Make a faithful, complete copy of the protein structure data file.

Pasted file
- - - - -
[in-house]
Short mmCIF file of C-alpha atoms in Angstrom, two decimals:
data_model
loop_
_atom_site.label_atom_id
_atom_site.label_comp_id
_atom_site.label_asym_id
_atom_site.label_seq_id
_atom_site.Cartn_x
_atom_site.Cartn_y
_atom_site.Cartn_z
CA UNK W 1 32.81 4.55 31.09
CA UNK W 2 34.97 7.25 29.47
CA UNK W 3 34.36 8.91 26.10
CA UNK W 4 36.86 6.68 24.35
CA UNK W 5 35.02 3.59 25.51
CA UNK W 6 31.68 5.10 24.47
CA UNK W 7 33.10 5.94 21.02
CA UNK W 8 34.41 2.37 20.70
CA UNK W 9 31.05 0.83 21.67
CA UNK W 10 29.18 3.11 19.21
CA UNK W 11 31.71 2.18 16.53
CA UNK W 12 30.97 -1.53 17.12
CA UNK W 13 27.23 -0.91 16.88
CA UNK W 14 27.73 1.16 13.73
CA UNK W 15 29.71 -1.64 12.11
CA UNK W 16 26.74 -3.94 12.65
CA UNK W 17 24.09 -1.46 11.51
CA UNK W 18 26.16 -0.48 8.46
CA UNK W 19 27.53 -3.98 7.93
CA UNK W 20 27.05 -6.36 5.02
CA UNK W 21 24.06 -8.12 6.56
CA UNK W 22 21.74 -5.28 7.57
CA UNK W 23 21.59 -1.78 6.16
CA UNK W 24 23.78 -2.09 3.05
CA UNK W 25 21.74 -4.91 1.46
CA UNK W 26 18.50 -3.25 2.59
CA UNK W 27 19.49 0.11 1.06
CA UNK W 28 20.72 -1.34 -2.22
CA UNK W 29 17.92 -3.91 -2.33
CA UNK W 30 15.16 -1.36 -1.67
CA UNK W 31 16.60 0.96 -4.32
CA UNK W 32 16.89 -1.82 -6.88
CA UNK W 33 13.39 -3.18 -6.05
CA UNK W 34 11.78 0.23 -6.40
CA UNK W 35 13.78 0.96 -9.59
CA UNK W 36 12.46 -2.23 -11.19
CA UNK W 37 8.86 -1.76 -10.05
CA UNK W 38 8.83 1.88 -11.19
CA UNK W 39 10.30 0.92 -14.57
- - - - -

[in-house]
Short mmCIF file of C-alpha atoms in Angstrom, two decimals:
data_model
loop_
_atom_site.label_atom_id
_atom_site.label_comp_id
_atom_site.label_asym_id
_atom_site.label_seq_id
_atom_site.Cartn_x
_atom_site.Cartn_y
_atom_site.Cartn_z
CA UNK W 1 32.81 4.55 31.09
CA UNK W 2 34.97 7.25 29.47
CA UNK W 3 34.36 8.91 26.10
CA UNK W 4 36.86 6.68 24.35
CA UNK W 5 35.02 3.59 25.51
CA UNK W 6 31.68 5.10 24.47
CA UNK W 7 33.10 5.94 21.02
CA UNK W 8 34.41 2.37 20.70
CA UNK W 9 31.05 0.83 21.67
CA UNK W 10 29.18 3.11 19.21
CA UNK W 11 31.71 2.18 16.53
CA UNK W 12 30.97 -1.53 17.12
CA UNK W 13 27.23 -0.91 16.88
CA UNK W 14 27.73 1.16 13.73
CA UNK W 15 29.71 -1.64 12.11
CA UNK W 16 26.74 -3.94 12.65
CA UNK W 17 24.09 -1.46 11.51
CA UNK W 18 26.16 -0.48 8.46
CA UNK W 19 27.53 -3.98 7.93
CA UNK W 20 27.05 -6.36 5.02
CA UNK W 21 24.06 -8.12 6.56
CA UNK W 22 21.74 -5.28 7.57
CA UNK W 23 21.59 -1.78 6.16
CA UNK W 24 23.78 -2.09 3.05
CA UNK W 25 21.74 -4.91 1.46
CA UNK W 26 18.50 -3.25 2.59
CA UNK W 27 19.49 0.11 1.06
CA UNK W 28 20.72 -1.34 -2.22
CA UNK W 29 17.92 -3.91 -2.33
CA UNK W 30 15.16 -1.36 -1.67
CA UNK W 31 16.60 0.96 -4.32
CA UNK W 32 16.89 -1.82 -6.88
CA UNK W 33 13.39 -3.18 -6.05
CA UNK W 34 11.78 0.23 -6.40
CA UNK W 35 13.78 0.96 -9.59
CA UNK W 36 12.46 -2.23 -11.19
CA UNK W 37 8.86 -1.76 -10.05
CA UNK W 38 8.83 1.88 -11.19
CA UNK W 39 10.30 0.92 -14.57